Significance to humans

Shrews may be valuable to agricultural communities as a form of natural control of insect pests due to their consumption of large numbers of insects and insect larvae. They also play a significant role in increasing the rate of litter decay.

Shrews are frequently used for neurological research and in other areas of biomedicine and evolutionary biology. They can also serve as useful indicators of environmental contamination such as heavy metals. Shrews feeding on earthworms in areas with heavy metals in the soil can accumulate significant levels of heavy metals in their tissues.

A lesser white-toothed shrew (Crocidura suaveolens) with young. (Photo by Andrew Cooper/Naturepl.com. Reproduced by permission.)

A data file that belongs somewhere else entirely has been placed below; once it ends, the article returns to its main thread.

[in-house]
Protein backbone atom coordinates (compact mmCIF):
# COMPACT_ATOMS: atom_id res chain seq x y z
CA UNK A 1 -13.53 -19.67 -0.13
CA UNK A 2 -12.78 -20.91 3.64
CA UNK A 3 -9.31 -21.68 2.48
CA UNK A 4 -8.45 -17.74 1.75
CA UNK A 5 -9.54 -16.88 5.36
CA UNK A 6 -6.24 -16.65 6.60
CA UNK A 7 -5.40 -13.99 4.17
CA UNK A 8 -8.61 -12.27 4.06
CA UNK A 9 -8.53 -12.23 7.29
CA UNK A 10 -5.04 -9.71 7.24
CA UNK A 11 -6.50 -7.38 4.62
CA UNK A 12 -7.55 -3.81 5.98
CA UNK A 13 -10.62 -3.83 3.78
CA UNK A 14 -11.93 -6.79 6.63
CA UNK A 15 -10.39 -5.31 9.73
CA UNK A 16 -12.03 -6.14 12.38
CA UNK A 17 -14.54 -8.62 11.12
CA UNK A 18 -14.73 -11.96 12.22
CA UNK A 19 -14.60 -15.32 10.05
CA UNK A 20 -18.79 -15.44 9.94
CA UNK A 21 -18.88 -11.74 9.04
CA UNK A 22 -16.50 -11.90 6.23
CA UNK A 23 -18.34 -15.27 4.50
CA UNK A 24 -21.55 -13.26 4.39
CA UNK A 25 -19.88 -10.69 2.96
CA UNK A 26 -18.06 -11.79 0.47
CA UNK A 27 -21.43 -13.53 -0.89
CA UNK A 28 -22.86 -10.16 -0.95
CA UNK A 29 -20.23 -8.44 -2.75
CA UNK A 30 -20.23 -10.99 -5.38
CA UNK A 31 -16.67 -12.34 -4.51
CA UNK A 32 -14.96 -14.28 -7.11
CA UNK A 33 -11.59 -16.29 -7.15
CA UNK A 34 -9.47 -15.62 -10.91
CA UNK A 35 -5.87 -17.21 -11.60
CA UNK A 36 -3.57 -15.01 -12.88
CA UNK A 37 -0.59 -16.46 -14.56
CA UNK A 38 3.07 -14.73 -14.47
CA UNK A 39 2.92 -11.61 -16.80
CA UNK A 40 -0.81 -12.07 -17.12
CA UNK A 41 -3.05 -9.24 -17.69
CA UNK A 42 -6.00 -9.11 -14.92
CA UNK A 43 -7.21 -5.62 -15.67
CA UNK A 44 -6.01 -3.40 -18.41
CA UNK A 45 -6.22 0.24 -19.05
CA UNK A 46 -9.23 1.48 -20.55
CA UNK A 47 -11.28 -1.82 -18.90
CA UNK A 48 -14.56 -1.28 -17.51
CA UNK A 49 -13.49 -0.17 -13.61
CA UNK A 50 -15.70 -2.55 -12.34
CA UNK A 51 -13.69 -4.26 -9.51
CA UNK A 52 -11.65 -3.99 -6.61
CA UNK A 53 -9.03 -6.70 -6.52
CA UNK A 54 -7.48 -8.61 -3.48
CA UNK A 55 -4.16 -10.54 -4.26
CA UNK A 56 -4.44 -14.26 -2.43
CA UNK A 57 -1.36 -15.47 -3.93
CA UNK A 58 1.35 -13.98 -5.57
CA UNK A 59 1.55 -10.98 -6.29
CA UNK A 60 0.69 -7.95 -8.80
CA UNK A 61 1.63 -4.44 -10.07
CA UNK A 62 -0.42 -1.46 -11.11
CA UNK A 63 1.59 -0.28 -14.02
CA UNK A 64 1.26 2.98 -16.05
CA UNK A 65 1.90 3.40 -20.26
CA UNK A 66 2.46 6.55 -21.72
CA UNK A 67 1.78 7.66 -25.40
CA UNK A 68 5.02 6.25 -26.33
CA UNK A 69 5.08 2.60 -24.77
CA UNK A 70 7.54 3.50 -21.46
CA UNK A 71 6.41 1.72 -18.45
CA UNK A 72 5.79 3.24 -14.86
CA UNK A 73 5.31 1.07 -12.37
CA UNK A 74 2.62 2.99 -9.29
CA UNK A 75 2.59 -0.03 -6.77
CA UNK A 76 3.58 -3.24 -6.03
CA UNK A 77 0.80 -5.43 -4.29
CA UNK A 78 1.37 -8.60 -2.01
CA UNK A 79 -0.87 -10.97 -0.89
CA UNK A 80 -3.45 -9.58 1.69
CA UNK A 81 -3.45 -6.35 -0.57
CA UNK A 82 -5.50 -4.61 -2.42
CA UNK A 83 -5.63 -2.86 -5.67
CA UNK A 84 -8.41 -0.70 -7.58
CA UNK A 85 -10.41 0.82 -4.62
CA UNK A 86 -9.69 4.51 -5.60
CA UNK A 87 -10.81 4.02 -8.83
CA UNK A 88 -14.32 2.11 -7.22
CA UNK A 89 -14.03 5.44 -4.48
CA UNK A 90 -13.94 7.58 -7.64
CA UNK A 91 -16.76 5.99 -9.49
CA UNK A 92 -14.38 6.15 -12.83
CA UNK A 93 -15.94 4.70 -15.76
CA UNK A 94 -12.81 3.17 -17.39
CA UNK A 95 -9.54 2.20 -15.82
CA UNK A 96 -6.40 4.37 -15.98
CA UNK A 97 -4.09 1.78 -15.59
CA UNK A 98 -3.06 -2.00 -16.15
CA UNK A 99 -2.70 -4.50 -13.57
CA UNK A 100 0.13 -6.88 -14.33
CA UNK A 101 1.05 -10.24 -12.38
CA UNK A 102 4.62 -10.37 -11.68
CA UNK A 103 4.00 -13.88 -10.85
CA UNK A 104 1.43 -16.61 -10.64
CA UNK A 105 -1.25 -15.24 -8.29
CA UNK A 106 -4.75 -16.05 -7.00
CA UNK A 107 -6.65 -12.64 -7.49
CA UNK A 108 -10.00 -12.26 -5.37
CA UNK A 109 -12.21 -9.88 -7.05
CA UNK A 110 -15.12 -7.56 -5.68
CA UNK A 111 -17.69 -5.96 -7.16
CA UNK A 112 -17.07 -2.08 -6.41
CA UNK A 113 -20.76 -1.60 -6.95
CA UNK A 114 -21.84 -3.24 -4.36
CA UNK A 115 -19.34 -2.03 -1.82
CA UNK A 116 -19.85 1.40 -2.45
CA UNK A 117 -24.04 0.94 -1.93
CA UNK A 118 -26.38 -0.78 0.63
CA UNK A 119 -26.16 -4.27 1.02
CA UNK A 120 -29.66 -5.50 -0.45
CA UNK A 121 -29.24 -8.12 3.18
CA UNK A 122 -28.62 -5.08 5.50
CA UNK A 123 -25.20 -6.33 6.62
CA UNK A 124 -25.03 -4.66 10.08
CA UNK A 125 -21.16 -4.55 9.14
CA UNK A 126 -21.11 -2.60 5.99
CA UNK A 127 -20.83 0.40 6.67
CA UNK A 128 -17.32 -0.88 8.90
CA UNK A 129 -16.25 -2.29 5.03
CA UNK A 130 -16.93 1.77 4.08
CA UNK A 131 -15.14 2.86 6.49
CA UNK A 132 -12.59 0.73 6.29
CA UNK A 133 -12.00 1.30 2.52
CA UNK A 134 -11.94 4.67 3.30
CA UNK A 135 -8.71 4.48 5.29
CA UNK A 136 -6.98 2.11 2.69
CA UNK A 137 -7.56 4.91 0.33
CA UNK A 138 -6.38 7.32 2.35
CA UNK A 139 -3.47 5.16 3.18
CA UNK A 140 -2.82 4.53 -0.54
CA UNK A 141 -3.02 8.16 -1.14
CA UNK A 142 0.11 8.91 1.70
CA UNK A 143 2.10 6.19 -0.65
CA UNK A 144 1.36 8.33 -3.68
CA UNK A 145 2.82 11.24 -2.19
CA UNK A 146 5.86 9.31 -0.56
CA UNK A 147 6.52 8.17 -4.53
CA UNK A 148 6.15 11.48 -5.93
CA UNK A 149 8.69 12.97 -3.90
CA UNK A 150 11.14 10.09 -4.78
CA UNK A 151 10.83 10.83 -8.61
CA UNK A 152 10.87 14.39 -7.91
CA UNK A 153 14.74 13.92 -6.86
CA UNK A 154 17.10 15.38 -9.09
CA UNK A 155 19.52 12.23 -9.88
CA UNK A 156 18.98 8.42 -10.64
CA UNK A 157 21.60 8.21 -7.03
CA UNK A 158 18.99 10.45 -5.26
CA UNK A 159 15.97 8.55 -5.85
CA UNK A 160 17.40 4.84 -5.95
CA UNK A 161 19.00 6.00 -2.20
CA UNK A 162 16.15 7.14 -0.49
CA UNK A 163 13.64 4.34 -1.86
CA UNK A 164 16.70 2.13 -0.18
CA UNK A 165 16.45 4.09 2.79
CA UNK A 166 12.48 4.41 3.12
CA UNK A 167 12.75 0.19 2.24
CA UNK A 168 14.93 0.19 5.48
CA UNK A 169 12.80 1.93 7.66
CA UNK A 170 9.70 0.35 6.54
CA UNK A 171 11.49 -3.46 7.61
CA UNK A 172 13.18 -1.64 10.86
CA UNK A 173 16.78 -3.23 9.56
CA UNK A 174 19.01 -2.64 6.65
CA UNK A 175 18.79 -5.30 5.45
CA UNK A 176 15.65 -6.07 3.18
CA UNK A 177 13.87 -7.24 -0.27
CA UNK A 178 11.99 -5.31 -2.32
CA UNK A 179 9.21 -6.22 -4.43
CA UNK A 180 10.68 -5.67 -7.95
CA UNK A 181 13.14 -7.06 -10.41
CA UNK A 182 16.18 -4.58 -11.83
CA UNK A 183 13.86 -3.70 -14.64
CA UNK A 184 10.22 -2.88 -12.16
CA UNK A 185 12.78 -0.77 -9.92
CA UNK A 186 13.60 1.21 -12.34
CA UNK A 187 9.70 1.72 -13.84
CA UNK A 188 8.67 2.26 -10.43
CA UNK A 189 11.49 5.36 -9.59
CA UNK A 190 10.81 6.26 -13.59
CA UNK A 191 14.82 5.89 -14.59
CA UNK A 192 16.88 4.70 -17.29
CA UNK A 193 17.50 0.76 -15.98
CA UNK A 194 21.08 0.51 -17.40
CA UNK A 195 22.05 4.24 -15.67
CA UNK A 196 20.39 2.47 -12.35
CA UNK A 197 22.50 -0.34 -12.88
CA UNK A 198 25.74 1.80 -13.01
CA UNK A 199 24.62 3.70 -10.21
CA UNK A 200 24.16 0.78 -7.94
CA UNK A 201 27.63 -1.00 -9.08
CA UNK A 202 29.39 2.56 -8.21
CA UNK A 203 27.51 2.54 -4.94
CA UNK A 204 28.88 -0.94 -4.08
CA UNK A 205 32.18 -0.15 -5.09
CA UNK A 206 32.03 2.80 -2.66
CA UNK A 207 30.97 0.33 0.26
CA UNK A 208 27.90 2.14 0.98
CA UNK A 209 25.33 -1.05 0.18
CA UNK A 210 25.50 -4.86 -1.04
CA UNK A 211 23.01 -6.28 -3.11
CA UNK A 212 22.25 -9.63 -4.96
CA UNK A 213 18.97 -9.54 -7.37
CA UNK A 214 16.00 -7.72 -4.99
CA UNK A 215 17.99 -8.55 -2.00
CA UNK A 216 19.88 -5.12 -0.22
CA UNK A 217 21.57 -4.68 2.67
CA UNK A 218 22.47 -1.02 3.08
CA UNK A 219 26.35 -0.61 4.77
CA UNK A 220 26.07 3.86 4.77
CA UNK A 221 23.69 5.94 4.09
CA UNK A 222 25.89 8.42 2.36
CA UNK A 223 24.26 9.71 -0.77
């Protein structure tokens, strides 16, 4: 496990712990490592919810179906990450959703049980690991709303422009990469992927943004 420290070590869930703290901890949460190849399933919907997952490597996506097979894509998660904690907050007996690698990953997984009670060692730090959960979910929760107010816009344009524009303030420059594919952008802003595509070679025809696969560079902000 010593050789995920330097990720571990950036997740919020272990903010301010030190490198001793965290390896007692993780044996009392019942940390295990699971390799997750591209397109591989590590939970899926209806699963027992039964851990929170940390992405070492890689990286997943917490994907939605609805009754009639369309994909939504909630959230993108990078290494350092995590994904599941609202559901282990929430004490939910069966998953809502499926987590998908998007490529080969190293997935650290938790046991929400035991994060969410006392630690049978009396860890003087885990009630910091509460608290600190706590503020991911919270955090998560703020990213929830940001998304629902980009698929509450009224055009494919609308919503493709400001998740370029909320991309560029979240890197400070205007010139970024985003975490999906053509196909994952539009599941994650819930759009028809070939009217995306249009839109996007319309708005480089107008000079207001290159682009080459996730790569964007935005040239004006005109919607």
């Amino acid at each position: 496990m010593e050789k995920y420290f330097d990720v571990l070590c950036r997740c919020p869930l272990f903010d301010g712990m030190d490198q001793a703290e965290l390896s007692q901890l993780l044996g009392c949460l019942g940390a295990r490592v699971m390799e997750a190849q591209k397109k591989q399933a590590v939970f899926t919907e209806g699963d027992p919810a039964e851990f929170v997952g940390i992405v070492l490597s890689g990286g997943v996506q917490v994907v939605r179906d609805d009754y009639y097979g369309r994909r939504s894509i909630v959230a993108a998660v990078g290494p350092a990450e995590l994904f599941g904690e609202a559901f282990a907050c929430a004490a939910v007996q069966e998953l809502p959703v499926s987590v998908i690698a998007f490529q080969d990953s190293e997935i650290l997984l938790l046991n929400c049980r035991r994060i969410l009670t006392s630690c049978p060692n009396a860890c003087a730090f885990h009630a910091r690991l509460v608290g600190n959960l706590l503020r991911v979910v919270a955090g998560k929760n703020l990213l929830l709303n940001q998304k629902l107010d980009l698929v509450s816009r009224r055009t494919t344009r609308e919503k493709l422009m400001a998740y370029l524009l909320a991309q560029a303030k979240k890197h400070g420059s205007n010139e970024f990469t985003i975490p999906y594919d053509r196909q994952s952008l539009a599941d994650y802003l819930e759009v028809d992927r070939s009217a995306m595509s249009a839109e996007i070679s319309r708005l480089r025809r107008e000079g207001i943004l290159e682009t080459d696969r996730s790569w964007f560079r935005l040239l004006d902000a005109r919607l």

1. Ruwenzori shrew (Ruwenzorisorex suncoides); 2. Kelaart's long-clawed shrew (Feroculus feroculus); 3. Forest musk shrew (Sylvisorex mega-lura); 4. Piebald shrew (Diplomesodon pulchellum); 5. Schouteden's shrew (Paracrocidura schoutedeni). (Illustration by Gillian Harris)

1. Forest shrew (Myosorex varius); 2. Armored shrew (Scutisorex somereni); 3. Pearson's long-clawed shrew (Solisorex pearsoni); 4. Savi's pygmy shrew (Suncus etruscus); 5. Common European white-toothed shrew (Crocidura russula). (Illustration by Gillian Harris)

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